President Trump can’t seem to pass a day without an attack on the press.
During the last week, he’s taken to attacking Amazon for its use of the U.S. Postal Service as a delivery mechanism, falsely claiming that the deal is unprofitable for the government agency when everyone knows he’s simply using the criticism of the internet retail giant as a proxy for his war on The Washington Post, owned by Amazon CEO Jeff Bezos.
This morning Trump went after the newspaper directly with an early morning tweet that reiterated his favorite accusation of “fake news.”
The Washington Post is far more fiction than fact. Story after story is made up garbage – more like a poorly written novel than good reporting. Always quoting sources (not names), many of which don’t exist. Story on John Kelly isn’t true, just another hit job!
— Donald J. Trump (@realDonaldTrump) April 8, 2018
The tweet was apparently triggered by an article The Washington Post published on Saturday entitled “When you lose that power’: How John Kelly faded as White House disciplinarian.”
The article is a long account of the tenure of the White House Chief of Staff from his early days taking over from the chaotic reign of Reince Priebus to his current status of uncertainty about his future role in the Administration.
It paints an unflattering portrait of continuing conflict within a White House in constant upheaval and portrays Kelly as so frustrated with the president after his dismissal of Veterans Affairs Secretary David Shulkin that he had to be talked off the ledge of resignation by Homeland Security Secretary Kirstjen Nielsen and Defense Secretary Jim Mattis.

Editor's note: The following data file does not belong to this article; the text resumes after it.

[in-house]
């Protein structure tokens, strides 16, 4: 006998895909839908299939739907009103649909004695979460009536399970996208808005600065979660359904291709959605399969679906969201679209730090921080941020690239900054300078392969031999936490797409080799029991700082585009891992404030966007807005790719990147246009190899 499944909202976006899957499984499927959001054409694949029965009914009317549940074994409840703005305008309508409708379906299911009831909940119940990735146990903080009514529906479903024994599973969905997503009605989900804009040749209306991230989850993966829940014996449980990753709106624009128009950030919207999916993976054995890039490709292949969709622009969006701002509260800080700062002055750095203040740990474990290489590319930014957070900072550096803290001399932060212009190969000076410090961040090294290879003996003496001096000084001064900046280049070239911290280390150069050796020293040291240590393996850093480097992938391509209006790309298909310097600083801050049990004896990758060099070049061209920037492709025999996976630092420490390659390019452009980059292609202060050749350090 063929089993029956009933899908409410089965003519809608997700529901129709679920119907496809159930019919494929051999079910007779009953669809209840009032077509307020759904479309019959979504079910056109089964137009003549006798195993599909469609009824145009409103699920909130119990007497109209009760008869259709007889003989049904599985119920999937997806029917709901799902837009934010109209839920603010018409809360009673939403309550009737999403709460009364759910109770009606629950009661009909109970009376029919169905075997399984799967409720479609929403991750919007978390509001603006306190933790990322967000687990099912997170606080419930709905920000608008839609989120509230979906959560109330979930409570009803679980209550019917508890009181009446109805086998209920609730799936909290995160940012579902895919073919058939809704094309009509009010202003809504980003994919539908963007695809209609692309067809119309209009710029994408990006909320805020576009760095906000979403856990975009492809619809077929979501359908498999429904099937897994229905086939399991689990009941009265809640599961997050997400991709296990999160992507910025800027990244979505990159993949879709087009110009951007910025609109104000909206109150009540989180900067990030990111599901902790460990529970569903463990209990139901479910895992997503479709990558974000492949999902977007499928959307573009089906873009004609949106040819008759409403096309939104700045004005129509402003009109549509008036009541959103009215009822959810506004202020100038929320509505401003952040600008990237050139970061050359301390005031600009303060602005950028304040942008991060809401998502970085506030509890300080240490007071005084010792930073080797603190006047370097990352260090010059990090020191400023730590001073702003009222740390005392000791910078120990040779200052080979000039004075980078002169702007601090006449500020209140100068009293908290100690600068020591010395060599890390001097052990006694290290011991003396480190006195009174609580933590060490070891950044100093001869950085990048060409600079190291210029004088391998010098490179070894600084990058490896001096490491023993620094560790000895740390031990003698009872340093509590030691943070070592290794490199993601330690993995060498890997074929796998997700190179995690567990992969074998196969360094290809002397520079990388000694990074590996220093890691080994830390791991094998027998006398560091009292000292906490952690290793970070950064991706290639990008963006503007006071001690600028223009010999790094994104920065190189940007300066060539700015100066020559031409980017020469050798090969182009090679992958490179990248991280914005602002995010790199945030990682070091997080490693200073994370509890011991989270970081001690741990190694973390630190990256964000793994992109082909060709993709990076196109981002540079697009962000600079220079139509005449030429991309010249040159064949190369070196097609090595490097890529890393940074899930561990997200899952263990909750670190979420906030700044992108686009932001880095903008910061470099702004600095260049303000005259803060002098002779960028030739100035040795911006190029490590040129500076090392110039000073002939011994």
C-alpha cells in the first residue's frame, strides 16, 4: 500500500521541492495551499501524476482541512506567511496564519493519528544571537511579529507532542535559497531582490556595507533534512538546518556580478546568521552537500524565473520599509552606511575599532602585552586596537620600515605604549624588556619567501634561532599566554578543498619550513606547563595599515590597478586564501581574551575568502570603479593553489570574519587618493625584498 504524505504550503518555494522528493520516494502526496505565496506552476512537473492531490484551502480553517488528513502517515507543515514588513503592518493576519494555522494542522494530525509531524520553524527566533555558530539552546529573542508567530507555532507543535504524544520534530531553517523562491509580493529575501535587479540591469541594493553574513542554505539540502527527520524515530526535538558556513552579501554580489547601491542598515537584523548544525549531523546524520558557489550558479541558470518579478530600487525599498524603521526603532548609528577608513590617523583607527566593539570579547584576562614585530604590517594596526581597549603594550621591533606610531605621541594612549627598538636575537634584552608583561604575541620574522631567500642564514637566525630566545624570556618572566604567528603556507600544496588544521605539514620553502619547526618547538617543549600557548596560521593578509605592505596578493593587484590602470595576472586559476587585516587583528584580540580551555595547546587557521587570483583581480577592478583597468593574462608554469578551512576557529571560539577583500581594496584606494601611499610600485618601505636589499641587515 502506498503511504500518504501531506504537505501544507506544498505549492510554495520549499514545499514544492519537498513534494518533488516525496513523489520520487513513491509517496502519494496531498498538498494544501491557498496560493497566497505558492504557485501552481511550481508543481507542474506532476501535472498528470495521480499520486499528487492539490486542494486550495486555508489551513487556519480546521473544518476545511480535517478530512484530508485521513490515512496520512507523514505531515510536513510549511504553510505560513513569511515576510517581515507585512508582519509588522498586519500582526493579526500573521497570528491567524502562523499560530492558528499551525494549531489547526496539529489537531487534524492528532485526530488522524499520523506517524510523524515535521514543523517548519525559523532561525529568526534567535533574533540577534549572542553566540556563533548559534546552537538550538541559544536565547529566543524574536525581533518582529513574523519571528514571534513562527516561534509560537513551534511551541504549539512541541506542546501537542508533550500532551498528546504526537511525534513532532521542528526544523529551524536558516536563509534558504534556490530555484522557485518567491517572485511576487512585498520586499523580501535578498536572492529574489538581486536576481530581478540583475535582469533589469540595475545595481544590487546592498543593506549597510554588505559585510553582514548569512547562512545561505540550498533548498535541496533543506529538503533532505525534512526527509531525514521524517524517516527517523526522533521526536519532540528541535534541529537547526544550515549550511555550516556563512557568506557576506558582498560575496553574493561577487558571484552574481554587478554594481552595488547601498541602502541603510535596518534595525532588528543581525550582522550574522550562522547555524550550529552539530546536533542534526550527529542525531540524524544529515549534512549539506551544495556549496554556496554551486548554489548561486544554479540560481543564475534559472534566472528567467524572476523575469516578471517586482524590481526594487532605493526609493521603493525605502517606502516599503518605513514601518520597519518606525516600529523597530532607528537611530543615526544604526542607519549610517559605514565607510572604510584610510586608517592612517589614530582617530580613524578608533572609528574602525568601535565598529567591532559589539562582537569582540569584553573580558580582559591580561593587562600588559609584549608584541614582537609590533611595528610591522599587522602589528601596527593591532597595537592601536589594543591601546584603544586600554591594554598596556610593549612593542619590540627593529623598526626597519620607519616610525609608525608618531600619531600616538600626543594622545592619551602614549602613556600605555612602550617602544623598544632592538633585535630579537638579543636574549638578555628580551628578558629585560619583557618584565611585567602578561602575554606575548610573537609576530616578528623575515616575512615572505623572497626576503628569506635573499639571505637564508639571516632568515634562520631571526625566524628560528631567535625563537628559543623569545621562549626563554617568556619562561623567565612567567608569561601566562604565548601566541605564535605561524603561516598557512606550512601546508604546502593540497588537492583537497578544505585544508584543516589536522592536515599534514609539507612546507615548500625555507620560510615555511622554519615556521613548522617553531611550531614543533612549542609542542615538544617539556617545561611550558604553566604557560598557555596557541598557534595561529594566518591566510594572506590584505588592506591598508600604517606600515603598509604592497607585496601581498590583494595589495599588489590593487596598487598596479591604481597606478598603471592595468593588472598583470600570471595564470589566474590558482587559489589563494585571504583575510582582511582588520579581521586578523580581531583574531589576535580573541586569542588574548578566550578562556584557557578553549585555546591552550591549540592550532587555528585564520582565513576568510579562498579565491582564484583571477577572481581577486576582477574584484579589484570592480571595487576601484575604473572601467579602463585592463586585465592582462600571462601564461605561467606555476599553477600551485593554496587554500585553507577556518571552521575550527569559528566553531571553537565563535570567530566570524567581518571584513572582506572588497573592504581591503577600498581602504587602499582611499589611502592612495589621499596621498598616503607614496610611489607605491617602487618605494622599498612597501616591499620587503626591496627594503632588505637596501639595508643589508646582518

Trump seems to want the public to think that because the newspaper doesn’t reveal the names of its sources for these inside stories of the administration that The Washington Post simply makes these stories up out of thin air. In fact, protecting sources is a core principle in journalism since many sources would not reveal the information that they have unless they know that their identities would be shielded to protect them from retaliation for sharing the embarrassing and sometimes unethical or illegal behavior that they have witnessed.
With the truth being Trump’s kryptonite, his denials of the veracity of well-sourced journalism from professional correspondents with years of experience in their craft is meant not for the educated urbane reader who sees his denials as the spin that they are.
Instead, they are meant to try to continue to instill distrust in the media amongst the uneducated, “low-information” voters in his base whom he wants to restrict their information flow to the news he can control, broadcast on Fox News and Sinclair-owned stations.
Trump’s constant attacks on the credibility of the media, at least the media that doesn’t merely re-transmit his lies, are all part of his authoritarian ambitions to become a leader with the same all-encompassing power over information flow that his buddy Vladimir has in Russia with a state-run broadcaster at his beck and call.
The most perplexing thing is why anyone would believe the accusations made by a president who has been proven time and again to be the biggest liar the nation has ever seen.